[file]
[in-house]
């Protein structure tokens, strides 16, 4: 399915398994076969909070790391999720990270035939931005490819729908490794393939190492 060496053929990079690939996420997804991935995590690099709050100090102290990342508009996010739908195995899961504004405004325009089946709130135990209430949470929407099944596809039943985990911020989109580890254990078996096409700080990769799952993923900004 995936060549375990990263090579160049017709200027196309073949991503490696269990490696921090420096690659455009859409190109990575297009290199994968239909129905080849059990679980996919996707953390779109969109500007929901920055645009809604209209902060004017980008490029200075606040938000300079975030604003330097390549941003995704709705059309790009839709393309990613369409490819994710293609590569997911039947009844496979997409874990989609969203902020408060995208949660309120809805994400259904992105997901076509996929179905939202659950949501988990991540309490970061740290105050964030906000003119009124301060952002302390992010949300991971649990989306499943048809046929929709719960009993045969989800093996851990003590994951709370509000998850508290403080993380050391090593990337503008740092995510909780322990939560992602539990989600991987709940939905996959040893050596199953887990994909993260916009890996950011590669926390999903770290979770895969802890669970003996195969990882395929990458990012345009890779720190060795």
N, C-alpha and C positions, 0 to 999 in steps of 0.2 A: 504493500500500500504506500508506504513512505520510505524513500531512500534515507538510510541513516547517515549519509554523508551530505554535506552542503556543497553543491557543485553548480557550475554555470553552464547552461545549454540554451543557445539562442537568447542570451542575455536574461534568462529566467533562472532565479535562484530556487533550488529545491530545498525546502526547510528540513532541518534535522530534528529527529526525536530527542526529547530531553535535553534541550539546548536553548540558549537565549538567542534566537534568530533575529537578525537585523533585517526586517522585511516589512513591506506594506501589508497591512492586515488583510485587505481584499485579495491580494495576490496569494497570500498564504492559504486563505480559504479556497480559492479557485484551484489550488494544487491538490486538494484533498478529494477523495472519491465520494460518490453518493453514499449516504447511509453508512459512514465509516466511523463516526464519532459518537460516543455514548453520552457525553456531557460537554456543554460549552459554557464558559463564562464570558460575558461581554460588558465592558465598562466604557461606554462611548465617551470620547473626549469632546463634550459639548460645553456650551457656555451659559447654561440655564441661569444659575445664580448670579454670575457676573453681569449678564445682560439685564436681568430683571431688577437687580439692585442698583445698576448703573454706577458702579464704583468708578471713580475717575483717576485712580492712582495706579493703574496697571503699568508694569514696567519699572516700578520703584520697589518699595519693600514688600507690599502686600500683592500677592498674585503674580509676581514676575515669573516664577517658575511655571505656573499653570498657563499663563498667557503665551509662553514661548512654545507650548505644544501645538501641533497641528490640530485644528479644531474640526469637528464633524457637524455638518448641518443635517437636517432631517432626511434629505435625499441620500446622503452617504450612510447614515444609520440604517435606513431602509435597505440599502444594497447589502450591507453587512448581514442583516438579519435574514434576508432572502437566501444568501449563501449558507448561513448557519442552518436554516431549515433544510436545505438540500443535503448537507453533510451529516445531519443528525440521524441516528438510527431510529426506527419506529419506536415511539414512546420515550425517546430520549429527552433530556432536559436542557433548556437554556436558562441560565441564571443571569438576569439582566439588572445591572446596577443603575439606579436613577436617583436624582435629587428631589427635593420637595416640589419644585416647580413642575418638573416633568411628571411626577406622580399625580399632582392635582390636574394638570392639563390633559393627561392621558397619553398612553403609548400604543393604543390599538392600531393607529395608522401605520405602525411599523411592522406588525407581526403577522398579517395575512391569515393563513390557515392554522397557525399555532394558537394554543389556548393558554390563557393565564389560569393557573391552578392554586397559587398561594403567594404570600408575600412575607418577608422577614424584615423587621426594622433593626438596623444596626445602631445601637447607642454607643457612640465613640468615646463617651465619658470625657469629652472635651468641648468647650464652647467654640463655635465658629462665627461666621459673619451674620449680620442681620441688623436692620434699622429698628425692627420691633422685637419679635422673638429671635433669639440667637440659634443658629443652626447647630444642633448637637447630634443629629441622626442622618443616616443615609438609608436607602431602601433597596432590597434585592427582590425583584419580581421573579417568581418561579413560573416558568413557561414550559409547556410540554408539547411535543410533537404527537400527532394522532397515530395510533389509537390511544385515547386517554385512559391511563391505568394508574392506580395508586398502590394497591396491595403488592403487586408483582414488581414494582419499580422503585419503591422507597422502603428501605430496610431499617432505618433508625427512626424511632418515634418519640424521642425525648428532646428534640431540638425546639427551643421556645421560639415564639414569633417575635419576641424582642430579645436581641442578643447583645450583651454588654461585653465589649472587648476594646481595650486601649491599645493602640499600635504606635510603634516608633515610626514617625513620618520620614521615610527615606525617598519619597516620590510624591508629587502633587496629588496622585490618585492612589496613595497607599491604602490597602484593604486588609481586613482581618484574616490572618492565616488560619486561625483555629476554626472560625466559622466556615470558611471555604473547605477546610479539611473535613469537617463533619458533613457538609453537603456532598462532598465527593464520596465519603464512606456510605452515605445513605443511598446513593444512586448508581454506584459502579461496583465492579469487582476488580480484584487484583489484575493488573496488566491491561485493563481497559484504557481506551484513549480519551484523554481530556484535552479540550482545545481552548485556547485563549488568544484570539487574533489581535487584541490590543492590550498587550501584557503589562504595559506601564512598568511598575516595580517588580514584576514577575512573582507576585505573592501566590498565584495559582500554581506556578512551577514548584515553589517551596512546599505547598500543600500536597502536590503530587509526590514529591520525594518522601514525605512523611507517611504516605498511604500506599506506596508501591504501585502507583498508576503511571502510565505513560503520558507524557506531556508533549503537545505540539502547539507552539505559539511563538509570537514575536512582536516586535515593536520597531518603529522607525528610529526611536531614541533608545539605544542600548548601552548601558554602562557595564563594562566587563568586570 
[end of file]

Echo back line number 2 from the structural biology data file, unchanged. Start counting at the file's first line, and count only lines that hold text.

């Protein structure tokens, strides 16, 4: 399915398994076969909070790391999720990270035939931005490819729908490794393939190492 060496053929990079690939996420997804991935995590690099709050100090102290990342508009996010739908195995899961504004405004325009089946709130135990209430949470929407099944596809039943985990911020989109580890254990078996096409700080990769799952993923900004 995936060549375990990263090579160049017709200027196309073949991503490696269990490696921090420096690659455009859409190109990575297009290199994968239909129905080849059990679980996919996707953390779109969109500007929901920055645009809604209209902060004017980008490029200075606040938000300079975030604003330097390549941003995704709705059309790009839709393309990613369409490819994710293609590569997911039947009844496979997409874990989609969203902020408060995208949660309120809805994400259904992105997901076509996929179905939202659950949501988990991540309490970061740290105050964030906000003119009124301060952002302390992010949300991971649990989306499943048809046929929709719960009993045969989800093996851990003590994951709370509000998850508290403080993380050391090593990337503008740092995510909780322990939560992602539990989600991987709940939905996959040893050596199953887990994909993260916009890996950011590669926390999903770290979770895969802890669970003996195969990882395929990458990012345009890779720190060795």